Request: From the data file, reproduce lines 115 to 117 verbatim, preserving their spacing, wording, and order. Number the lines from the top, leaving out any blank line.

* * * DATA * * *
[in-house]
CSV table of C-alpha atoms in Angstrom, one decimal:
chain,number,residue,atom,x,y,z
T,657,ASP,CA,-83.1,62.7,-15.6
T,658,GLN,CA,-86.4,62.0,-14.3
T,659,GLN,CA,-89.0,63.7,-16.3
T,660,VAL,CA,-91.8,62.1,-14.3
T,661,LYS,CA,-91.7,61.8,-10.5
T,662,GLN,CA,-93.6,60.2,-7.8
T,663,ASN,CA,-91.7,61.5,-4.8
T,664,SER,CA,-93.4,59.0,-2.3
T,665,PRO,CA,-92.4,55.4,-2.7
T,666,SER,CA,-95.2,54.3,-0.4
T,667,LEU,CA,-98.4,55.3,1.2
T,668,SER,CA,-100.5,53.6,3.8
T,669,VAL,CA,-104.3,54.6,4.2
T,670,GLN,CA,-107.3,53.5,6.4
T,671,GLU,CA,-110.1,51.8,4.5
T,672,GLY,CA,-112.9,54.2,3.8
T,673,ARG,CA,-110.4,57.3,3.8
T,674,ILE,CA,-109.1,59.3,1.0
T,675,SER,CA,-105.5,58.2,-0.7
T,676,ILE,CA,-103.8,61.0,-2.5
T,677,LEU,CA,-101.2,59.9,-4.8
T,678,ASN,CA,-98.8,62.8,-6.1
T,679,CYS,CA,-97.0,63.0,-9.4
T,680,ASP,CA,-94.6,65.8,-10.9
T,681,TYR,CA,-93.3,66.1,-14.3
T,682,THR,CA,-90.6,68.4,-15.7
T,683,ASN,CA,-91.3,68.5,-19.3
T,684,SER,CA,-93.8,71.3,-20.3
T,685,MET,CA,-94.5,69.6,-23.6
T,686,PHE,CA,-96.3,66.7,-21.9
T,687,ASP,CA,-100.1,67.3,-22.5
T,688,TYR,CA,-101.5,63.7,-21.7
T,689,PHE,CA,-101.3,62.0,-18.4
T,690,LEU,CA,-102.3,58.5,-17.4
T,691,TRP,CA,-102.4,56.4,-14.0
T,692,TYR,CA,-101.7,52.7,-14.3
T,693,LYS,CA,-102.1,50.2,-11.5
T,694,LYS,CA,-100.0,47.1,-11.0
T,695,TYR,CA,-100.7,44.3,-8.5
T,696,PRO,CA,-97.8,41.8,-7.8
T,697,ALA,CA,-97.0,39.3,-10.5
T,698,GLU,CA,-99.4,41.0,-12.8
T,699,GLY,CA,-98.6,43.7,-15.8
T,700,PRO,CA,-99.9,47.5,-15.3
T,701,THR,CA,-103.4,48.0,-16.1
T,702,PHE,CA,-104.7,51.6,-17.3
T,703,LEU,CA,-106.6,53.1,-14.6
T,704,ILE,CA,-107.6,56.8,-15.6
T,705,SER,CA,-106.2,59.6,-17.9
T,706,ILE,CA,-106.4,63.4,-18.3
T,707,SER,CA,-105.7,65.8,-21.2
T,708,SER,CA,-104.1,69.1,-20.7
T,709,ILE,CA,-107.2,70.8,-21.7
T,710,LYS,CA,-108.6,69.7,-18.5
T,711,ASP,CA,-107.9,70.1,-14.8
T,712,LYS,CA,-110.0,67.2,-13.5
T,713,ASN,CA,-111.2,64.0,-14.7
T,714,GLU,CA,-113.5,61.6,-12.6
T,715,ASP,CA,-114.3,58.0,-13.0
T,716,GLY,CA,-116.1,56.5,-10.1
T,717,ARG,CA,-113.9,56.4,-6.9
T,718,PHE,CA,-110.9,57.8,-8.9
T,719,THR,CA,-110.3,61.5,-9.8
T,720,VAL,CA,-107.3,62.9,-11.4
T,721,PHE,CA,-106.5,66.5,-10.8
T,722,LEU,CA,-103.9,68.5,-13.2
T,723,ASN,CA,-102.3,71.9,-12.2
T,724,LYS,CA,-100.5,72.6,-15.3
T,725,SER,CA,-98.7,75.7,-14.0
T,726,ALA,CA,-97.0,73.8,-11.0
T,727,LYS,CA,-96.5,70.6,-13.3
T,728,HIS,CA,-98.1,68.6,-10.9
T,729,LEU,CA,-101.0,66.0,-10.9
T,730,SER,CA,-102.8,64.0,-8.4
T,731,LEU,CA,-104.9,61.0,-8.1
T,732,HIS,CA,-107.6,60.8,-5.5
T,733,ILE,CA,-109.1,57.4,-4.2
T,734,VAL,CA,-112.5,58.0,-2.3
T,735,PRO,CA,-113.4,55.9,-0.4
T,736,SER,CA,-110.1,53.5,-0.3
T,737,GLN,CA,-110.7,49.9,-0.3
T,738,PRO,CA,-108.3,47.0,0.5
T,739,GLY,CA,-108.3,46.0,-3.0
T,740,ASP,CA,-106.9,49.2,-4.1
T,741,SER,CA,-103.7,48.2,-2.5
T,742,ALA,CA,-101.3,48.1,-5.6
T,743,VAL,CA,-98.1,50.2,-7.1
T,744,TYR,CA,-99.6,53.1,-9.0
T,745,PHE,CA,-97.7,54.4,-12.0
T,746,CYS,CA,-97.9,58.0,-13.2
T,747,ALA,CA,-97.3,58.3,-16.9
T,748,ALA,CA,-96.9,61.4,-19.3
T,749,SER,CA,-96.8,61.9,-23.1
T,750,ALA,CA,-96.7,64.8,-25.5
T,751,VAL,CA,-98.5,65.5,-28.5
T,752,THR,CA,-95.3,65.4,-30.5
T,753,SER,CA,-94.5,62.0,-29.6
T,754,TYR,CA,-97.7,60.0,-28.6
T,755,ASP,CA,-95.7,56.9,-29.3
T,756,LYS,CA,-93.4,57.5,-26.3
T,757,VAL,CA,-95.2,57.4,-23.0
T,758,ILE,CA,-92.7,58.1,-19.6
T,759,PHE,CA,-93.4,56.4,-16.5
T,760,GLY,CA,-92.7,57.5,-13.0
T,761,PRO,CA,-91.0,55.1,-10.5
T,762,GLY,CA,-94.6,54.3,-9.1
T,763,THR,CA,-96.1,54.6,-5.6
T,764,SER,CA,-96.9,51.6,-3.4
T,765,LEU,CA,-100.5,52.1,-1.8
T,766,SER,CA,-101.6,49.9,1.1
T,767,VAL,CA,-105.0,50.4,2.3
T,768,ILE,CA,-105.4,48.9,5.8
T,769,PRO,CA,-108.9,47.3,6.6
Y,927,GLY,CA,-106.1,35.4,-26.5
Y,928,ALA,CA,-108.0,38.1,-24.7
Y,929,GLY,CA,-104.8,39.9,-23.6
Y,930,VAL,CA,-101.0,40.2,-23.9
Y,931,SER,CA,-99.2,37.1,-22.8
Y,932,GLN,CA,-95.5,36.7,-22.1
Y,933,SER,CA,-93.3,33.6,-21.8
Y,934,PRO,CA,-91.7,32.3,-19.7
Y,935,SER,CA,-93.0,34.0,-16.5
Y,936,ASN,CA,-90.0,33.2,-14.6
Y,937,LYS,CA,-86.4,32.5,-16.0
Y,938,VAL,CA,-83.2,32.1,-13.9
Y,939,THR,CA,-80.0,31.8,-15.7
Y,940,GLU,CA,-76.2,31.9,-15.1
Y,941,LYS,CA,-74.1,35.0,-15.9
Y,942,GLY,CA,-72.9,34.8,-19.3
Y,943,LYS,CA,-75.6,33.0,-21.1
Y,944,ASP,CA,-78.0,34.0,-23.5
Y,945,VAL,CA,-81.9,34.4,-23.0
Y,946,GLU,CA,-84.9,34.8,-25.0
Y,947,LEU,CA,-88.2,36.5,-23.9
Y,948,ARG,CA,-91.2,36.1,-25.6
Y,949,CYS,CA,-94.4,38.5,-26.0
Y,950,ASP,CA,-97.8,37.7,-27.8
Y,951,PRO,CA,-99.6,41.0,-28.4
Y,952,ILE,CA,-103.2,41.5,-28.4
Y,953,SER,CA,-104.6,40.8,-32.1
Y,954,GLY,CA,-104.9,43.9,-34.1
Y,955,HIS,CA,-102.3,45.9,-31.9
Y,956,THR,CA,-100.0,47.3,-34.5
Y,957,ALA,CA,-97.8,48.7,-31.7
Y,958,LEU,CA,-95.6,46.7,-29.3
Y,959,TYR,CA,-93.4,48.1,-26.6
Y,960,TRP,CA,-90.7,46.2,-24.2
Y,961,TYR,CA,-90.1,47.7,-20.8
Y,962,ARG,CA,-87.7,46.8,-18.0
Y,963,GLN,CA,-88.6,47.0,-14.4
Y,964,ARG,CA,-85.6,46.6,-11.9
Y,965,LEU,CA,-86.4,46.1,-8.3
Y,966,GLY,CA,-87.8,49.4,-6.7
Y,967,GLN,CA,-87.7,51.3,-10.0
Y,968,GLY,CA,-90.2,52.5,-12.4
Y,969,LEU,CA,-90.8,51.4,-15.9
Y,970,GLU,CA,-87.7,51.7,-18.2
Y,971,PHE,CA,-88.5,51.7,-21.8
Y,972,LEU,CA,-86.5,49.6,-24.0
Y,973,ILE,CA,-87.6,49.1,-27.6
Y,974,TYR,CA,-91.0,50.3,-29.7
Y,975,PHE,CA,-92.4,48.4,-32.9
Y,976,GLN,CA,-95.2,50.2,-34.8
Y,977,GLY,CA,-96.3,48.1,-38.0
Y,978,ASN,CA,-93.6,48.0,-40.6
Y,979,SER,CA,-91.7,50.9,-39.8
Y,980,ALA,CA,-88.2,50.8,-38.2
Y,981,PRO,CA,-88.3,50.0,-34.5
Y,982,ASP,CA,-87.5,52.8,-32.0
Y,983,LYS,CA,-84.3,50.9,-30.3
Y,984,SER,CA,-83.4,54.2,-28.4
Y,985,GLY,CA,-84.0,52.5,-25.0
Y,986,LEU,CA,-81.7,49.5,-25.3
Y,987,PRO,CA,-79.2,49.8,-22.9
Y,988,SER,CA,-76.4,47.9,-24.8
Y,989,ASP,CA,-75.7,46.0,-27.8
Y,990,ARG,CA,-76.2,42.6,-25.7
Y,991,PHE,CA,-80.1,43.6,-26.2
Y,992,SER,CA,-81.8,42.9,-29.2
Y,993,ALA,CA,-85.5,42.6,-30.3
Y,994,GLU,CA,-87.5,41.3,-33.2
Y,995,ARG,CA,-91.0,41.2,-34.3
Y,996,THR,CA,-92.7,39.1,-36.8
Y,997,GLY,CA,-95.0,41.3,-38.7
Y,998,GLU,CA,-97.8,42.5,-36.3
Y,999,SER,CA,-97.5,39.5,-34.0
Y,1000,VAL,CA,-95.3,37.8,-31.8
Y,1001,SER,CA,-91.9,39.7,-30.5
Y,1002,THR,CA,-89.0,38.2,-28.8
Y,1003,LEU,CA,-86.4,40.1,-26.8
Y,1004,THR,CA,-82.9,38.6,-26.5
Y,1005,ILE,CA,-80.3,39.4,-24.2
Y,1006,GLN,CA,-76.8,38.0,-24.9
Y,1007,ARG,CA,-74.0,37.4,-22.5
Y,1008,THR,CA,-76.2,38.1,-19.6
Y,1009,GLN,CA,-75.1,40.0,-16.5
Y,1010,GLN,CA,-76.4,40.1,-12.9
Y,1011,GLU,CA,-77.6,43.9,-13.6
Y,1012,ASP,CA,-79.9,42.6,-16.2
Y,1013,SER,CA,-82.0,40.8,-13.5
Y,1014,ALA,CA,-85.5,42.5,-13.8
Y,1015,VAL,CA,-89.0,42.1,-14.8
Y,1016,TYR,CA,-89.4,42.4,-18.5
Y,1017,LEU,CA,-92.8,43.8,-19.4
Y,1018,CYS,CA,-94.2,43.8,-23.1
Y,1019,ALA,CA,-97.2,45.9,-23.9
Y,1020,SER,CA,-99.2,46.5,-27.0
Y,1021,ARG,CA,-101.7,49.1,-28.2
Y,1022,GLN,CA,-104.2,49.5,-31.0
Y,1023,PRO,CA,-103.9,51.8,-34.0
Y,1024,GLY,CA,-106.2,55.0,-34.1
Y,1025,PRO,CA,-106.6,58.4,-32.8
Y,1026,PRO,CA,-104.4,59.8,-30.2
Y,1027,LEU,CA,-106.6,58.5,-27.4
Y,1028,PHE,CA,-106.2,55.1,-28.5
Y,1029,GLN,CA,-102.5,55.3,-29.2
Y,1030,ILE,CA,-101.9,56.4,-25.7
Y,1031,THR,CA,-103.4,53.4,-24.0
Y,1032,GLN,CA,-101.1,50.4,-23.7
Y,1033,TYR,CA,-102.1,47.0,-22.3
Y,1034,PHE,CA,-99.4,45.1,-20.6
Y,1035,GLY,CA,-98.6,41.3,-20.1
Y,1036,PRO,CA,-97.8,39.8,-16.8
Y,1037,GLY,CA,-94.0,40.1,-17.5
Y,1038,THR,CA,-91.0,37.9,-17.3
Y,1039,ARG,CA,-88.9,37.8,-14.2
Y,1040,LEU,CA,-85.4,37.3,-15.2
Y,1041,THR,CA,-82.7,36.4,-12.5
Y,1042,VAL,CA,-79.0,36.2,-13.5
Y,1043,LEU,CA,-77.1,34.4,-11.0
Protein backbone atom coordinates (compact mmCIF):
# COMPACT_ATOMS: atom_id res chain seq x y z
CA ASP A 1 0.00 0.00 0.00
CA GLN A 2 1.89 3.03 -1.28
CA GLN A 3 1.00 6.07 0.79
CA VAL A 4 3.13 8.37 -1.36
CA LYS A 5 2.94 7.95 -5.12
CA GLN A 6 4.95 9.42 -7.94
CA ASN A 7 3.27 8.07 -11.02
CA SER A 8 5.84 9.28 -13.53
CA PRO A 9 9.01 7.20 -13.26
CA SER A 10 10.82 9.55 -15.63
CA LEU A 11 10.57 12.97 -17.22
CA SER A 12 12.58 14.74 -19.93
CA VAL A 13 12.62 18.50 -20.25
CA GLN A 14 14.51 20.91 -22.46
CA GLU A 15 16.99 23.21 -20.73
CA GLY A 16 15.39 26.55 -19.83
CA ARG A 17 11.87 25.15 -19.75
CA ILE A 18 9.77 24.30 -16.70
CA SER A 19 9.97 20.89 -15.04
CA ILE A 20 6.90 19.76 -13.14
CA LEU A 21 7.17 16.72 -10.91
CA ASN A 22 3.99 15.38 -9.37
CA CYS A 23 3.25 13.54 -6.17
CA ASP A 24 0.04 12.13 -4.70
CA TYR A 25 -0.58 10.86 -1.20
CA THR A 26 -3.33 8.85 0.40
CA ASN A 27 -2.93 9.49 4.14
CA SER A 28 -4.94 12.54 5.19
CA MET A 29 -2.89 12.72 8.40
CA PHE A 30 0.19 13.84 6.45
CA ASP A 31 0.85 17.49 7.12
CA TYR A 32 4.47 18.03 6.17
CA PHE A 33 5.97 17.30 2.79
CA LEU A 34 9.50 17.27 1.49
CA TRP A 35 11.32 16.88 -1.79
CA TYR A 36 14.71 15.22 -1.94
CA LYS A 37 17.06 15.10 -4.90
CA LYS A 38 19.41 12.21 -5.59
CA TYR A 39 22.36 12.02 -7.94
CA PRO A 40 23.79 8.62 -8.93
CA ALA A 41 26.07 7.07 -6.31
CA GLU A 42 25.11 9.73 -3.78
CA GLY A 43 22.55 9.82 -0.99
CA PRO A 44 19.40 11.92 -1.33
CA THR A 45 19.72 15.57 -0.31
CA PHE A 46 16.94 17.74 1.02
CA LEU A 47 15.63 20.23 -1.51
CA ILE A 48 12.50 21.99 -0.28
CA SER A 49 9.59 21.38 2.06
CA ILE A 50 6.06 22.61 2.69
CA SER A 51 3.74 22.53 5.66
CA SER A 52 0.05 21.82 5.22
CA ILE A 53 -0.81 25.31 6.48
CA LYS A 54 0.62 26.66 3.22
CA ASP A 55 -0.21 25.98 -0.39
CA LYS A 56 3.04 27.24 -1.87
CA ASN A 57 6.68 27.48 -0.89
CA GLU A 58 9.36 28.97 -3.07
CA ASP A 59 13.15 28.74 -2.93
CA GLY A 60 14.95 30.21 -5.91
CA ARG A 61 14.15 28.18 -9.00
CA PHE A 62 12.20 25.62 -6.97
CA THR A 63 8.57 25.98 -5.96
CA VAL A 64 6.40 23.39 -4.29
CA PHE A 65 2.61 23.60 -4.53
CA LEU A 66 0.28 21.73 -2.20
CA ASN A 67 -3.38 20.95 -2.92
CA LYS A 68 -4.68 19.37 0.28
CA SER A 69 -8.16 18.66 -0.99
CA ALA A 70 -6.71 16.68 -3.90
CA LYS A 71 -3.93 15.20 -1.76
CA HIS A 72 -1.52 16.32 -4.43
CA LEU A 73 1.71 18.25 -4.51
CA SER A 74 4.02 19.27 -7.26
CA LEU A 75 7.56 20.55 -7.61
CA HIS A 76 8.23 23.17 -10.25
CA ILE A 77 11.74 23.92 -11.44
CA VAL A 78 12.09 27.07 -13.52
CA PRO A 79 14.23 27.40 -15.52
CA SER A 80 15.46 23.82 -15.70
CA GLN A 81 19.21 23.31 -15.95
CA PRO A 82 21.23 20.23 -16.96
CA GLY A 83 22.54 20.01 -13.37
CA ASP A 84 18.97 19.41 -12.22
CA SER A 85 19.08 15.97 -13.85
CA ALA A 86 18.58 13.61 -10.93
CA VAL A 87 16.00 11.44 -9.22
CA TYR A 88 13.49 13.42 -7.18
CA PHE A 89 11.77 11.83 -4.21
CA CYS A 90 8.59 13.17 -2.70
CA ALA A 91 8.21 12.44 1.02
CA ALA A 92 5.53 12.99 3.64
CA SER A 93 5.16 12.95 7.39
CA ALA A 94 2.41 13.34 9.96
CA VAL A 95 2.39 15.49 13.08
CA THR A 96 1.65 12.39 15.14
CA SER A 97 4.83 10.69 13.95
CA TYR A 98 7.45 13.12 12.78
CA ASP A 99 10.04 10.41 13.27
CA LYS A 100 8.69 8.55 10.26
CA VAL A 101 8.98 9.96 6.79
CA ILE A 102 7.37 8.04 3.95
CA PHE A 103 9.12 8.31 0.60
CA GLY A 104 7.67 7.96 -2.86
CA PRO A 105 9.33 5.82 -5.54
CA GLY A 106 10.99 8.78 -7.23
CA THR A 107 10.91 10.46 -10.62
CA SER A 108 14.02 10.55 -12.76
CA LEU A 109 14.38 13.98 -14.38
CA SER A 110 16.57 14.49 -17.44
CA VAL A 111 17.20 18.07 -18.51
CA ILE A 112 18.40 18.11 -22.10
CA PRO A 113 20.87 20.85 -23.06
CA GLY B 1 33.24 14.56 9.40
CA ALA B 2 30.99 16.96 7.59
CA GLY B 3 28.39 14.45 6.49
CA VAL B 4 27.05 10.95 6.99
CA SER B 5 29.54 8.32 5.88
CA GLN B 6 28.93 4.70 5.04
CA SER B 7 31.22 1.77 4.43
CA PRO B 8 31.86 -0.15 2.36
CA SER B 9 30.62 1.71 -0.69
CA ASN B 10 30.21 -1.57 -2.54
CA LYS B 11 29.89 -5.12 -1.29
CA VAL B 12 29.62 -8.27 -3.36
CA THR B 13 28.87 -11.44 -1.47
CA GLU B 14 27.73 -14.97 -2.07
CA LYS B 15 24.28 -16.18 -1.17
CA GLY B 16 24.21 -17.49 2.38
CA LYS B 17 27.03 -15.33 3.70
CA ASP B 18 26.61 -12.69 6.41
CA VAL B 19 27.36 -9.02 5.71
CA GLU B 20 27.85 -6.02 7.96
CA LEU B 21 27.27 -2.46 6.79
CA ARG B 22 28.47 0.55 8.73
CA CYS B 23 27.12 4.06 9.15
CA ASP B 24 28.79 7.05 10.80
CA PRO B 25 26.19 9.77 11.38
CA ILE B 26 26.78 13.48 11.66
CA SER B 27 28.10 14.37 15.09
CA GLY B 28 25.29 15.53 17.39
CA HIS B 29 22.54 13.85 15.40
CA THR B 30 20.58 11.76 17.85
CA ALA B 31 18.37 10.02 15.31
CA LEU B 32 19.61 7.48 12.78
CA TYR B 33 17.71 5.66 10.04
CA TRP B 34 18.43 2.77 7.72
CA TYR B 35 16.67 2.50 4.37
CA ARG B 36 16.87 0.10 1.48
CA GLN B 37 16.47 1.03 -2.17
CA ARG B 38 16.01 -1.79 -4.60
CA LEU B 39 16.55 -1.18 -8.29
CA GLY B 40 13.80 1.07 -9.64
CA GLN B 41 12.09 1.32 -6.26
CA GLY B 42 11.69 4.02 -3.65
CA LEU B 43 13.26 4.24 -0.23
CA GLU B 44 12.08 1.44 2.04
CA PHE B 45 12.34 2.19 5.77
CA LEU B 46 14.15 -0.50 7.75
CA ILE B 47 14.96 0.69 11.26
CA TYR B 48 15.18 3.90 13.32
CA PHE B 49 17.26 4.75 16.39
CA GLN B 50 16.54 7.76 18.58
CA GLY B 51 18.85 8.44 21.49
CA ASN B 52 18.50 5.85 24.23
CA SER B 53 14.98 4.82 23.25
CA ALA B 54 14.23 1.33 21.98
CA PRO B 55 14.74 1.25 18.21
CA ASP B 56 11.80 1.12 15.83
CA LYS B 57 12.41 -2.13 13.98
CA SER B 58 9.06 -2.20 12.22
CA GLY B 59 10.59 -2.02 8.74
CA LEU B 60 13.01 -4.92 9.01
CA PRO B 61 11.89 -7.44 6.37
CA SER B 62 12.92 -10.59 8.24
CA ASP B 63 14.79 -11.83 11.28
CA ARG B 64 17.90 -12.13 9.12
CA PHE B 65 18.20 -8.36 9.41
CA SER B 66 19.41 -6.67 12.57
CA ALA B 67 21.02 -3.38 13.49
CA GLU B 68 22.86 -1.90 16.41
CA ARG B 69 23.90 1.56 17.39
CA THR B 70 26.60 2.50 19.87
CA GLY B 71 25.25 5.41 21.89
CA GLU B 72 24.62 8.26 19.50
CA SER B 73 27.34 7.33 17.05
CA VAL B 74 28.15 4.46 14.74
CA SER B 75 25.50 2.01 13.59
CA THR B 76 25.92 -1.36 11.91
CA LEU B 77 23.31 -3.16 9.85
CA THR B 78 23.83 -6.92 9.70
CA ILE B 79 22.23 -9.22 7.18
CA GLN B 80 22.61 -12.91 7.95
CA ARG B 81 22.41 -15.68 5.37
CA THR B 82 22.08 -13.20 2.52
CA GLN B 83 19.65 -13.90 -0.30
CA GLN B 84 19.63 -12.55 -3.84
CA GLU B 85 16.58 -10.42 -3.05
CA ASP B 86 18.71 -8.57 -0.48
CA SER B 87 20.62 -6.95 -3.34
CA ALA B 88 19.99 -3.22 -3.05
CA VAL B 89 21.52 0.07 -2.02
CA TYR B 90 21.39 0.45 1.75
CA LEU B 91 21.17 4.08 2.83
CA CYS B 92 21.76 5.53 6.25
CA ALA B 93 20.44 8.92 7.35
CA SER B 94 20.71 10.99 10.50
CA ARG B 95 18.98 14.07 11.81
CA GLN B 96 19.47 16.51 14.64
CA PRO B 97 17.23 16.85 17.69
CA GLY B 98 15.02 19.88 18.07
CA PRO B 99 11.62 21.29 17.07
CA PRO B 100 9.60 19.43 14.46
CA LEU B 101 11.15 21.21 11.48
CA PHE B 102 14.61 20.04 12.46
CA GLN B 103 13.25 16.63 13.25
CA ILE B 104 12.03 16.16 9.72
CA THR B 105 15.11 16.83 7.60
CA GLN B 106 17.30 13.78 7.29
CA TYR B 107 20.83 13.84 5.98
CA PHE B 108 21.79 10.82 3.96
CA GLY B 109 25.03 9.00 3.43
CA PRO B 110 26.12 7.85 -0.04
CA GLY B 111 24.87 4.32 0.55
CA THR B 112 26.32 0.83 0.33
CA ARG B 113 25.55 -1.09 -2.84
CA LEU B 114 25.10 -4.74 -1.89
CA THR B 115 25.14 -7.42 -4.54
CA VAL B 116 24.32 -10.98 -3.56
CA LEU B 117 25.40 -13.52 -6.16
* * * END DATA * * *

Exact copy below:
T,768,ILE,CA,-105.4,48.9,5.8
T,769,PRO,CA,-108.9,47.3,6.6
Y,927,GLY,CA,-106.1,35.4,-26.5